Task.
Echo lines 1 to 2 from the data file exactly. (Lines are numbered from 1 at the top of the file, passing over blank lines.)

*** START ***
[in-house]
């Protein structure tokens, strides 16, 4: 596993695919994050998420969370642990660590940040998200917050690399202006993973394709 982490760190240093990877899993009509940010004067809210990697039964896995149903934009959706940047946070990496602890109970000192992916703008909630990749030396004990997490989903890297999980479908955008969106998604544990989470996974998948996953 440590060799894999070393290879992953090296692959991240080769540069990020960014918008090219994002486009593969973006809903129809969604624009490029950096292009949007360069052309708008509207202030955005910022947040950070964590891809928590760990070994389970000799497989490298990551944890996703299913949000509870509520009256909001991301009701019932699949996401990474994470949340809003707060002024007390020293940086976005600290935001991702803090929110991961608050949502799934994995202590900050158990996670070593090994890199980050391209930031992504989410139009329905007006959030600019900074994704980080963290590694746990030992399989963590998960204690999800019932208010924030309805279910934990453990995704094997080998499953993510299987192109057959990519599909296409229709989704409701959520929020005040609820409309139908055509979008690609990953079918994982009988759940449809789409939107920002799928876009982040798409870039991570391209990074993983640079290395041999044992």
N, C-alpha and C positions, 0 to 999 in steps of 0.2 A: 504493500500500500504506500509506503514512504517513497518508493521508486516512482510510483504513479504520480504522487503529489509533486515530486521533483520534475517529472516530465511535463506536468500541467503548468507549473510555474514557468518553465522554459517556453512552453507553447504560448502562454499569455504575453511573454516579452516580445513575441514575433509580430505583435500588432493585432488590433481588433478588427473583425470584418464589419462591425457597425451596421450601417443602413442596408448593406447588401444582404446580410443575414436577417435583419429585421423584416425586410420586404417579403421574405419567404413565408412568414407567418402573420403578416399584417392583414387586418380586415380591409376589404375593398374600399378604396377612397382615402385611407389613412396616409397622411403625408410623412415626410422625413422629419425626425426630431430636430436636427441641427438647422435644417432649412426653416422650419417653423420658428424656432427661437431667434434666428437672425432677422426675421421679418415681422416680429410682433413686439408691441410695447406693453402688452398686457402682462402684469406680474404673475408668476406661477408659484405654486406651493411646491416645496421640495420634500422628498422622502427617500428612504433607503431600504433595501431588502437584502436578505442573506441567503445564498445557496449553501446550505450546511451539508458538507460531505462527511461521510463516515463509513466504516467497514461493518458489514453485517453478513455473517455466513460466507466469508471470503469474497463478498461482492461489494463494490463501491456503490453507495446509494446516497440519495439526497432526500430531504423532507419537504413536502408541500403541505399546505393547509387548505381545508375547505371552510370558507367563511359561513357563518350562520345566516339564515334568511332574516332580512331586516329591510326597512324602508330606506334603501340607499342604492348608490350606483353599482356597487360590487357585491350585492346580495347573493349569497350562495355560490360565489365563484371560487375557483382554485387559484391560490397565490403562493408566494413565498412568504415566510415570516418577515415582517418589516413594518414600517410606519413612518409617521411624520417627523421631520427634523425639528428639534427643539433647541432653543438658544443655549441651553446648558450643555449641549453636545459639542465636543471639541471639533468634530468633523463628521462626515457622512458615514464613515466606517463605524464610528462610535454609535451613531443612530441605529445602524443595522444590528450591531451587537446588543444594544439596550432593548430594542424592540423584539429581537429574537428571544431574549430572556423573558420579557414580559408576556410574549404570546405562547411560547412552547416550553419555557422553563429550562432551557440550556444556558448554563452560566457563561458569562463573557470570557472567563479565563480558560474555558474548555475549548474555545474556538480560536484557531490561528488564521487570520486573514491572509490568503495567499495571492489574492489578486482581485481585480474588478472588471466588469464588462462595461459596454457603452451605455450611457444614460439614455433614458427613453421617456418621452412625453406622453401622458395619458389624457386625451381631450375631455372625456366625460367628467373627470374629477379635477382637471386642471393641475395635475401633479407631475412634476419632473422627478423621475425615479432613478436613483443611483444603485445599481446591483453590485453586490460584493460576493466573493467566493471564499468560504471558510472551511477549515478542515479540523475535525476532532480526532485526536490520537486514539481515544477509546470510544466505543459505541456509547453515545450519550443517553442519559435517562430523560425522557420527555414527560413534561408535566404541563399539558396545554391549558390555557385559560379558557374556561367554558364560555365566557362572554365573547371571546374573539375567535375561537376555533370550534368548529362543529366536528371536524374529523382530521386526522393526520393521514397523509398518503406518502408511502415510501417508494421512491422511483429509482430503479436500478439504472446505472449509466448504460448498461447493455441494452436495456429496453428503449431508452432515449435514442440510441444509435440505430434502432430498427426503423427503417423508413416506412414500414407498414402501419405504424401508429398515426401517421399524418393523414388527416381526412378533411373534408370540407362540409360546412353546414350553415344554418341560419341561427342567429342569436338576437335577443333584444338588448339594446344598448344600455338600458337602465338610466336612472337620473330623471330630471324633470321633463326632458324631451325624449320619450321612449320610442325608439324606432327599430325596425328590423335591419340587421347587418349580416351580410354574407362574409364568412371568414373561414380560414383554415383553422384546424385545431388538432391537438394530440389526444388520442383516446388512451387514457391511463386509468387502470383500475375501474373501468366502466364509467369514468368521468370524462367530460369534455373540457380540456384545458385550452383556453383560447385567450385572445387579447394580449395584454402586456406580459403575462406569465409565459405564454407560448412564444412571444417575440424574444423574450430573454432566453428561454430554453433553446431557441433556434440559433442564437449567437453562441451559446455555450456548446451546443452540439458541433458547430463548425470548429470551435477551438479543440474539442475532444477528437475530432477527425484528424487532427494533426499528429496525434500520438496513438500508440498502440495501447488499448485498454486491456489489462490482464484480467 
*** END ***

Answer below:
[in-house]
């Protein structure tokens, strides 16, 4: 596993695919994050998420969370642990660590940040998200917050690399202006993973394709 982490760190240093990877899993009509940010004067809210990697039964896995149903934009959706940047946070990496602890109970000192992916703008909630990749030396004990997490989903890297999980479908955008969106998604544990989470996974998948996953 440590060799894999070393290879992953090296692959991240080769540069990020960014918008090219994002486009593969973006809903129809969604624009490029950096292009949007360069052309708008509207202030955005910022947040950070964590891809928590760990070994389970000799497989490298990551944890996703299913949000509870509520009256909001991301009701019932699949996401990474994470949340809003707060002024007390020293940086976005600290935001991702803090929110991961608050949502799934994995202590900050158990996670070593090994890199980050391209930031992504989410139009329905007006959030600019900074994704980080963290590694746990030992399989963590998960204690999800019932208010924030309805279910934990453990995704094997080998499953993510299987192109057959990519599909296409229709989704409701959520929020005040609820409309139908055509979008690609990953079918994982009988759940449809789409939107920002799928876009982040798409870039991570391209990074993983640079290395041999044992």